Operational amplifier 32 acts as a voltage amplifier having a gain of either 1 or 10. The ratio of the resistances of resistors R17 and R12 is set to exactly 10 to 1, thereby giving a voltage gain of 10. The voltage gain is reduced to exactly one by switching in another resistance in the feedback path of operational amplifier 32, for example, by way of a solid state relay 71. Resistors R5, R13, and R14 provide an external bias adjustment to offset the thermocouple effect produced by the photocell connections. The output signal from amplifier 52 is coupled to the rest of the circuitry by way of pin 1 of connector 72. The sequence for switching, in the order of decreasing sensitivity, is: (1) all switches open, (2) relay 71 closes the connection between pins 8 and 14 thereof, (3) solid state switch 73 closes the connection between pins 8 and 9 thereof, and (4) solid state switch 73 closes the connection between pins 8 and 10 thereof. In this manner, four ranges are provided in which each range is ten times the preceding range.
The actual range over which amplifier 52 operates within a predetermined accuracy encompasses a variation in current of six orders of magnitude. This is due to the linearity and accuracy of the amplifiers and the accuracy of the data converter, described in detail in connection with FIG. 7. The additional two orders of magnitude are obtained at the lower end of the current range and may best be understood by considering the following example. If the maximum current is arbitrarily set at one, then the uppermost range covers 0.1 to 1.0. The succeeding three ranges are thus: 0.01-0.1, 0.001-0.01, and 0.0001-0.001. However, while it is customary to eliminate right-hand zeros from the statement of a number, the operational amplifiers and data conversion circuitry are actually considerably more accurate, such that there are an additional two orders of magnitude over which one can specify current within an accuracy of .+-.1 count. The circuitry of the present invention specifies current with an accuracy of three digits (in decimal notation). Thus, one can extend the range of coverage downward two decades, and maintain useful accuracy (within 10 percent or better) in measuring extremely low light levels.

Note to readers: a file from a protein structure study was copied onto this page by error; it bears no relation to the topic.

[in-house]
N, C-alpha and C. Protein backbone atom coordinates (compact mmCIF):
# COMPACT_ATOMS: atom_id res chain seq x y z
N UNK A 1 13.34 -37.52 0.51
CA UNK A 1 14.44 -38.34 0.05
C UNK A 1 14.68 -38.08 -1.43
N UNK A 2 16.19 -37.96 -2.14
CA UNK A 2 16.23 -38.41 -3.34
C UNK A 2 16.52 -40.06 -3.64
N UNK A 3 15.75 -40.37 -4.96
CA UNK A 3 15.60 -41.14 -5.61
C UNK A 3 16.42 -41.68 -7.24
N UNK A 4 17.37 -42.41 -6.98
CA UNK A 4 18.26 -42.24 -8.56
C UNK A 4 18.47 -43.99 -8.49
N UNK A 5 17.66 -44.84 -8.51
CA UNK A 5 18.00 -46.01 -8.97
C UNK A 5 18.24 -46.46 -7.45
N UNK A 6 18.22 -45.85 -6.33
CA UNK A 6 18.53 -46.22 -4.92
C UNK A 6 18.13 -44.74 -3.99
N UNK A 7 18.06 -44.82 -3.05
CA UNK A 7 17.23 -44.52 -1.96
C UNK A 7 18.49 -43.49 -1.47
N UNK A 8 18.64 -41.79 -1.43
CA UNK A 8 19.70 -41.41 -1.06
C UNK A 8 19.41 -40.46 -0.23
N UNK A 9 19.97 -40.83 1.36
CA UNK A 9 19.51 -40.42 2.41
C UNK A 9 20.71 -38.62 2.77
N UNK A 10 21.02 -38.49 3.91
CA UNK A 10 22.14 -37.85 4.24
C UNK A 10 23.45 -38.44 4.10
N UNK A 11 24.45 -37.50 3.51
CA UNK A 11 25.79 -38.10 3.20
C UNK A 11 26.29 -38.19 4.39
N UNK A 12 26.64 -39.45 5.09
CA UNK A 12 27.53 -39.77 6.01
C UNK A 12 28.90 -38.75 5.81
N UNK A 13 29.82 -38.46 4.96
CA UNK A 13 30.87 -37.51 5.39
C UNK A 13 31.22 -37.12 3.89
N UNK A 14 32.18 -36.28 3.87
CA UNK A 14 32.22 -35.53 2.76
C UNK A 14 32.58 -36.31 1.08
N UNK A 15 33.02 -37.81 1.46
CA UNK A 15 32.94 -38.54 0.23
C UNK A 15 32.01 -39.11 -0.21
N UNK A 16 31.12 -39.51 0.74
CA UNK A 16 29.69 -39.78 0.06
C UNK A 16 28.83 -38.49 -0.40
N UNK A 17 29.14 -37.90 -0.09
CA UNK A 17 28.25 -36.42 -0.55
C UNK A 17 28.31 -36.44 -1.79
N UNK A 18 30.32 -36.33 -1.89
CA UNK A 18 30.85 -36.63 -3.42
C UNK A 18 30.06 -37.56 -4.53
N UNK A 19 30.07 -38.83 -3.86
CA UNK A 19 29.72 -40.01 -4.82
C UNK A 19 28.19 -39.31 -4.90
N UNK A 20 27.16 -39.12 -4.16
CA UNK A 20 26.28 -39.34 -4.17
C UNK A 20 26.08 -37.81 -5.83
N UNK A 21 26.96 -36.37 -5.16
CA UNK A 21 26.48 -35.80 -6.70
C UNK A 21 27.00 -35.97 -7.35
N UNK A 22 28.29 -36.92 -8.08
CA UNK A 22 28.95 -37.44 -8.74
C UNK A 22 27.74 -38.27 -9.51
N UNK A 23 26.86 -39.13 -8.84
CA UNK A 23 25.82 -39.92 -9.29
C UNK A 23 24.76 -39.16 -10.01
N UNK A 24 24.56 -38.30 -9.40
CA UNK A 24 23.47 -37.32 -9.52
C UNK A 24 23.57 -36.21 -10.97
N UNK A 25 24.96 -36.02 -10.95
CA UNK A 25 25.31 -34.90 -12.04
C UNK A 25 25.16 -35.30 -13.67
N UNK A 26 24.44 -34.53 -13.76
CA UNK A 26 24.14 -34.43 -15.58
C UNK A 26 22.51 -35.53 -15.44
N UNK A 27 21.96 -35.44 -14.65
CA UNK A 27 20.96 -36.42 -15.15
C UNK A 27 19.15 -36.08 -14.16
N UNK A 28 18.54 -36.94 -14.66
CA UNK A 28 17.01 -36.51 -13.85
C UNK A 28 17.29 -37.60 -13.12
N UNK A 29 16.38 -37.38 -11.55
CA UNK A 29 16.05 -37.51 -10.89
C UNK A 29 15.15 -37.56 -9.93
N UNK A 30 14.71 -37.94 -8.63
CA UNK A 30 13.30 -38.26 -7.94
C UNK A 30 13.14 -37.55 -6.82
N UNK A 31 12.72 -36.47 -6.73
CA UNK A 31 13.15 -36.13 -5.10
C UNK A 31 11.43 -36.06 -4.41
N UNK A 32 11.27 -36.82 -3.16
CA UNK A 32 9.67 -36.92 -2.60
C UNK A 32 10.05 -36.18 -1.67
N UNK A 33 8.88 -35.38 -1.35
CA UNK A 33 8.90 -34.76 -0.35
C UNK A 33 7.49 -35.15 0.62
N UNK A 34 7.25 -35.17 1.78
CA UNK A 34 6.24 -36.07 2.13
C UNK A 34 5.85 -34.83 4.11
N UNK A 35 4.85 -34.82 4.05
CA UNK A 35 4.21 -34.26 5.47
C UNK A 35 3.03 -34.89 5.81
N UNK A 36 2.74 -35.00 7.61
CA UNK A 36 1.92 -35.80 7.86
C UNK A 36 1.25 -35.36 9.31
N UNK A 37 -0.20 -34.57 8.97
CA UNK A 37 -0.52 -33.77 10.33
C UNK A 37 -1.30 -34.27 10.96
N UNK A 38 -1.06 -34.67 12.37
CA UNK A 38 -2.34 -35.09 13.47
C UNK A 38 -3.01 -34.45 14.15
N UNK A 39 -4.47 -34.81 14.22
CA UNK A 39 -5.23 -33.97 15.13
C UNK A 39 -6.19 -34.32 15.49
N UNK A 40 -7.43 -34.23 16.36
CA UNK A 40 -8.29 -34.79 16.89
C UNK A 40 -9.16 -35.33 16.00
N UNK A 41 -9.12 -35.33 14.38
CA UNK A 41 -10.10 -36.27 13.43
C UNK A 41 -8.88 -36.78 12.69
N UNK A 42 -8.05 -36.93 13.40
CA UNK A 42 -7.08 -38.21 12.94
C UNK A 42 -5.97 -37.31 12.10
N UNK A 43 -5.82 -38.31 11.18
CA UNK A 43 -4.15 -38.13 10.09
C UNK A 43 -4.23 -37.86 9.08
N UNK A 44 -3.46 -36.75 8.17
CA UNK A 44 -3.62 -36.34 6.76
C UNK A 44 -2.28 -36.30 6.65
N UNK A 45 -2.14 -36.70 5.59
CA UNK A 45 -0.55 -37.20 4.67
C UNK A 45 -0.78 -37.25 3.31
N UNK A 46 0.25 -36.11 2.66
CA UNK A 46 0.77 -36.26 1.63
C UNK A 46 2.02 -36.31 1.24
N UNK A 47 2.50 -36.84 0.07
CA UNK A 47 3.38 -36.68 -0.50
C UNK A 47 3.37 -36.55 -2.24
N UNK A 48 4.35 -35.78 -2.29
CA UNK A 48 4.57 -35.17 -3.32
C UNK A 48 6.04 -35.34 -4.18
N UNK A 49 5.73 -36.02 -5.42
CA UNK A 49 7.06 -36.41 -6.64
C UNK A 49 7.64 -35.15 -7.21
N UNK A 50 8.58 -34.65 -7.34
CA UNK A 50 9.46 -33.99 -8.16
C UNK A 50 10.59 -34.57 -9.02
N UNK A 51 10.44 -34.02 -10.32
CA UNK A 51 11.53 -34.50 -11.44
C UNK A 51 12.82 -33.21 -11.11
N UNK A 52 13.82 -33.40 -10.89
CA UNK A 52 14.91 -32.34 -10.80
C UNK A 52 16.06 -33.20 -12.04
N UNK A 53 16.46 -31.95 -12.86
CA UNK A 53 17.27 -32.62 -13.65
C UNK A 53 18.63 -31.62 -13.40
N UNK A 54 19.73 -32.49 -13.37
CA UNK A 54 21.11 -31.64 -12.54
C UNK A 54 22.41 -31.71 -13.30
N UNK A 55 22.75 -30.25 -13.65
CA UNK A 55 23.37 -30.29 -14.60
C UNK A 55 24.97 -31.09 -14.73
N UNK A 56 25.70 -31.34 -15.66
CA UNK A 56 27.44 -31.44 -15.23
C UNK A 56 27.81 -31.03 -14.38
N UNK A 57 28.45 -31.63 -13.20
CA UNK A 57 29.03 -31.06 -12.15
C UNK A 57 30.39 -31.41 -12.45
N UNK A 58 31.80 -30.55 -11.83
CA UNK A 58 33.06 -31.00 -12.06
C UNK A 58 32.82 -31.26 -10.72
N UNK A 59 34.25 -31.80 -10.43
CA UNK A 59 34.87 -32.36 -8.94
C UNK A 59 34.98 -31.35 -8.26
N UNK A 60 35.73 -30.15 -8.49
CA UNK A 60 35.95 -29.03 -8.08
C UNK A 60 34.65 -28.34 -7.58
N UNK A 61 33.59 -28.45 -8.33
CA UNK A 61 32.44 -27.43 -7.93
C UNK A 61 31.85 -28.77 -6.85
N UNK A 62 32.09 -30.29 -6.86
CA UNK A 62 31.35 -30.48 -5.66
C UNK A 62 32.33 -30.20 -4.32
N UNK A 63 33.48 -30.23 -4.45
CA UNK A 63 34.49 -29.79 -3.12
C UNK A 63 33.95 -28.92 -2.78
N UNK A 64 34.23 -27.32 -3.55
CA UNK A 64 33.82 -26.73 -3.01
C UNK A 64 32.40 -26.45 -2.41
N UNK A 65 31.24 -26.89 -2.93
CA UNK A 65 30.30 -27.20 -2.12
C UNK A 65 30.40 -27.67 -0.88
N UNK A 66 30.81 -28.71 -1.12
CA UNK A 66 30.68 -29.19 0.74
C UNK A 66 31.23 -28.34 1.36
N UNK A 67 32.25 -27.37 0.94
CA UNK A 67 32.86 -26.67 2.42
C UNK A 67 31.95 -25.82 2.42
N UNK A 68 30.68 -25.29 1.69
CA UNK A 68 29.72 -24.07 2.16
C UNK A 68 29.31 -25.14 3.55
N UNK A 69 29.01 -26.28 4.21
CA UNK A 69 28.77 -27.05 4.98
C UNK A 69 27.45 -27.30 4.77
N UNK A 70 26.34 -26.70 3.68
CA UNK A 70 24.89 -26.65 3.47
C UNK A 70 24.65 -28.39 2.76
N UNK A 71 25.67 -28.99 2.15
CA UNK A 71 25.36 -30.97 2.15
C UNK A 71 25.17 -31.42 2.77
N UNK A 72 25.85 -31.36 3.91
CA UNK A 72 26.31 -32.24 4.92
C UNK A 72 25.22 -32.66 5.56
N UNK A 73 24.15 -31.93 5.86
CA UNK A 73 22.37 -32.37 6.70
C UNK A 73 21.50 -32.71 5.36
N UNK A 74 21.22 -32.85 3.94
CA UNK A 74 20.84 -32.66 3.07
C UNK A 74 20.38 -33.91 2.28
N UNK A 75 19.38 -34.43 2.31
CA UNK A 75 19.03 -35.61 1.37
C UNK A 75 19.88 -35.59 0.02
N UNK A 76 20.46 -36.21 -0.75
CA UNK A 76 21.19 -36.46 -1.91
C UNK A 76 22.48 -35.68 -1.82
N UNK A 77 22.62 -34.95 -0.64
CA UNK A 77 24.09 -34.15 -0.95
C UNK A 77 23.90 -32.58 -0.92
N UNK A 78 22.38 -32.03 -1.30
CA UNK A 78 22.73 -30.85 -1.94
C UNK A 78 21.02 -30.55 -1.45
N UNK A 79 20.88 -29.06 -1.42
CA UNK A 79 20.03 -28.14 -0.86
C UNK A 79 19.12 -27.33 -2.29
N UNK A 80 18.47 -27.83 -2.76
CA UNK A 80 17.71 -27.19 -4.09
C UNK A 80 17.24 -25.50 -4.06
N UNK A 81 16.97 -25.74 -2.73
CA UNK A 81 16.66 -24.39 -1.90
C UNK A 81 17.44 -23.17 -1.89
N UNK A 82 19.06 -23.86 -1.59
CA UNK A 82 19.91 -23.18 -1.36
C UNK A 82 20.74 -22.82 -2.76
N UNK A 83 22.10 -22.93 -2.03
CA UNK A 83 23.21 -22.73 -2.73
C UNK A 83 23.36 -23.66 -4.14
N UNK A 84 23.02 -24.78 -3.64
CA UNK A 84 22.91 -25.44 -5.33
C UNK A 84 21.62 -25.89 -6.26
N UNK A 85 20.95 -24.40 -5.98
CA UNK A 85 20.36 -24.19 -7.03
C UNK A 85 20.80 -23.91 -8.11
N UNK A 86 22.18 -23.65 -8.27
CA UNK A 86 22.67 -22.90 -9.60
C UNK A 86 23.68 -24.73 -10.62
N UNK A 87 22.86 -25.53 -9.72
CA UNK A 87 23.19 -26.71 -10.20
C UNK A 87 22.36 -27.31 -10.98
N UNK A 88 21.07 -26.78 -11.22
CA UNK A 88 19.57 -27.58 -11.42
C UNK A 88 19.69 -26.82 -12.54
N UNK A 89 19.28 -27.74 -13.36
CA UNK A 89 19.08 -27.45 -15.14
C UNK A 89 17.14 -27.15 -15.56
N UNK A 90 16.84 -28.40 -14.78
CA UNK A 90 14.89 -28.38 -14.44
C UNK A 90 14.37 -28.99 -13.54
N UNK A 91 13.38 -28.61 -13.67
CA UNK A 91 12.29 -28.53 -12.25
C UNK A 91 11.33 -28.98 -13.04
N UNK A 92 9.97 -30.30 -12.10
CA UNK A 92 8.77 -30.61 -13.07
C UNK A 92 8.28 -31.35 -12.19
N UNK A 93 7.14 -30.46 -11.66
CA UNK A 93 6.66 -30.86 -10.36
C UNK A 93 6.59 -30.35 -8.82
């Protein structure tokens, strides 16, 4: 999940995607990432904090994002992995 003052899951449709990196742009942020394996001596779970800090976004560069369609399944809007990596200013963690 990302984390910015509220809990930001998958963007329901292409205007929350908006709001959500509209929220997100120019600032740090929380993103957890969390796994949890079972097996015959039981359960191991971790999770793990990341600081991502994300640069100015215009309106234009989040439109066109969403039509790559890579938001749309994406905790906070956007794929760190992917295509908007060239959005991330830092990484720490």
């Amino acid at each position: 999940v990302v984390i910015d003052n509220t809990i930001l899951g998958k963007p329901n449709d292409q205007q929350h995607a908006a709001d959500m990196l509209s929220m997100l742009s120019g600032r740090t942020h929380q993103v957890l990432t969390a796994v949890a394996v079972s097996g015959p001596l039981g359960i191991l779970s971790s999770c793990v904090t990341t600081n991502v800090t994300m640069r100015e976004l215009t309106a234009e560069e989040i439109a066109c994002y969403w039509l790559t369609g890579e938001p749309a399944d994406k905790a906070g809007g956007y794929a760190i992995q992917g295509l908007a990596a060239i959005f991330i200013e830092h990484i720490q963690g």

By way of example only, Table I lists the various circuit elements shown schematically in FIG. 6.
TABLE I ______________________________________ OP1 Analogue Devices No. 234L OP2 Analogue Devices No. 234J K1 Teledyne No. 640-1 IC25 Motorola MC14016CL Q1 GE 2N3414 D1 GE 1N5060 R1, R3 10K.omega. potentiometer R2, R4 1K.omega. " R5 100 .omega. " R6, R7 100K.omega. " R8 1M.omega. 1% 1/2W R9, R11, R12, R15 10K.omega. 1% 1/2W R10, R14, R17 100K.omega. 1% 1/2W R13 200K.omega. 1% 1/2W R16 1K 1% 1/2W R18 33K 5% 1/2W R19 270 .omega. 5% 1/2W R20 15K.omega. 5% 1/2W R21 100K.omega. 5% 1/2W R22 100 .omega. 5% 1/2W R23 10 .omega. 5% 1/2W R24, R25 1M.omega. 5% 1/2W C3, C4, C5, C6, C7 1 mf 50V C10 0.01 mf 50V C11 0.0022 mf 100V C12 0.0015 mf 100V C13 100 pf 600V C14, C15 220 pf 600V ______________________________________
FIG. 7 is a schematic diagram of the data conversion circuit as utilized in the present invention. Data converter 53 comprises a sample-and-hold circuit 54 coupled by way of input C to plug 1 of connector 72. The output of sample-and-hold circuit 54 is coupled by way of rheostat R50 to the input of digital-to-analogue converter 82. Sample-and-hold circuit 54 is controlled by digital-to-analogue converter 82 by way of the status output and inverters 83 and 84. The outputs from digital-to-analogue converter 82 are valid for only a few microseconds and must be stored in a temporary memory during conversion to obtain a continuous output. Latch circuits 85-87 provide this function and are controlled by the status output of digital-to-analogue converter 82 by way of inverter 83, single shot multivibrator 88, and inverter 89. As illustrated in FIG. 7, pins 4 and 13 of latch circuits 85-87 are all connected together to the output of inverter 89. In order to interface with a computer, drivers 91 and 92 couple the outputs of latch circuits 85-87 to output data lines 97. Driver circuits 91 and 92 comprise what is known as open collector drive for data lines 97.
Open collector drive means that the outputs of drive circuits 91-93 comprise the collectors of a plurality of transistors, the bases of which are connected to the input terminals to the drive circuits. Thus, drive circuits 91-93 are actually only portions of a circuit and isolate the latch circuitry from the computer. A suitable power supply and additional circuitry in the computer completes the circuits with the transistors in drive circuits 91-93.
In order to provide some means for testing the output of data converter 53, a plurality of load resistors R52 and R53 are connected between data lines 97 and a source of potential, e.g., 5 volts. Resistors R52 and R53 are sufficiently large so that in operation the outputs on data lines 97 are not affected. However, the supply voltage and load resistors R52 and R53 provide a sufficient voltage output to test the circuitry. The outputs from latch circuits 91-93 are inverted logic, i.e., a low output is obtained when the input is high.